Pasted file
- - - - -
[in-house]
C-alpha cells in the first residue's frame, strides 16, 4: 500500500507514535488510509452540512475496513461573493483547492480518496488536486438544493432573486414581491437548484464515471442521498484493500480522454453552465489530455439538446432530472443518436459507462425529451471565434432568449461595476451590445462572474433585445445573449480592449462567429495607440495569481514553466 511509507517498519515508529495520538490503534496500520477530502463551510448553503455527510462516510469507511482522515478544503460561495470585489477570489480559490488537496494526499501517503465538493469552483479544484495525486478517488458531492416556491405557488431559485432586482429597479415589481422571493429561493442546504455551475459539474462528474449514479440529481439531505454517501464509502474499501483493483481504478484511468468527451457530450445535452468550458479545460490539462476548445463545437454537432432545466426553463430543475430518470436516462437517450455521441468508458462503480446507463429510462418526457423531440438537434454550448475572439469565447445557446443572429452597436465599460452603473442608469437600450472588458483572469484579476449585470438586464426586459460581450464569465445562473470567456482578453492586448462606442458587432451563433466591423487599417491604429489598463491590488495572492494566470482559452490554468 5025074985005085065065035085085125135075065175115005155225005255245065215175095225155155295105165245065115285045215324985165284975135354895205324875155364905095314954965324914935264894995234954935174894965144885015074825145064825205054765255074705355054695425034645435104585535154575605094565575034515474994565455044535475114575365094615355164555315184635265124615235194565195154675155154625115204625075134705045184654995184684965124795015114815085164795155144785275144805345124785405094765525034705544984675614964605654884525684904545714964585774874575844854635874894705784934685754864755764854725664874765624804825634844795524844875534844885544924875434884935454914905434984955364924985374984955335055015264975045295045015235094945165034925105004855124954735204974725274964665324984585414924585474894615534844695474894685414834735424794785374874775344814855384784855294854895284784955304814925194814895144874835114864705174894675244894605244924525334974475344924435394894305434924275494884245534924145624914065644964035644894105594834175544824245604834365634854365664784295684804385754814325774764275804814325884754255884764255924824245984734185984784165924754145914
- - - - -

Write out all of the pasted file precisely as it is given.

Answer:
[in-house]
C-alpha cells in the first residue's frame, strides 16, 4: 500500500507514535488510509452540512475496513461573493483547492480518496488536486438544493432573486414581491437548484464515471442521498484493500480522454453552465489530455439538446432530472443518436459507462425529451471565434432568449461595476451590445462572474433585445445573449480592449462567429495607440495569481514553466 511509507517498519515508529495520538490503534496500520477530502463551510448553503455527510462516510469507511482522515478544503460561495470585489477570489480559490488537496494526499501517503465538493469552483479544484495525486478517488458531492416556491405557488431559485432586482429597479415589481422571493429561493442546504455551475459539474462528474449514479440529481439531505454517501464509502474499501483493483481504478484511468468527451457530450445535452468550458479545460490539462476548445463545437454537432432545466426553463430543475430518470436516462437517450455521441468508458462503480446507463429510462418526457423531440438537434454550448475572439469565447445557446443572429452597436465599460452603473442608469437600450472588458483572469484579476449585470438586464426586459460581450464569465445562473470567456482578453492586448462606442458587432451563433466591423487599417491604429489598463491590488495572492494566470482559452490554468 5025074985005085065065035085085125135075065175115005155225005255245065215175095225155155295105165245065115285045215324985165284975135354895205324875155364905095314954965324914935264894995234954935174894965144885015074825145064825205054765255074705355054695425034645435104585535154575605094565575034515474994565455044535475114575365094615355164555315184635265124615235194565195154675155154625115204625075134705045184654995184684965124795015114815085164795155144785275144805345124785405094765525034705544984675614964605654884525684904545714964585774874575844854635874894705784934685754864755764854725664874765624804825634844795524844875534844885544924875434884935454914905434984955364924985374984955335055015264975045295045015235094945165034925105004855124954735204974725274964665324984585414924585474894615534844695474894685414834735424794785374874775344814855384784855294854895284784955304814925194814895144874835114864705174894675244894605244924525334974475344924435394894305434924275494884245534924145624914065644964035644894105594834175544824245604834365634854365664784295684804385754814325774764275804814325884754255884764255924824245984734185984784165924754145914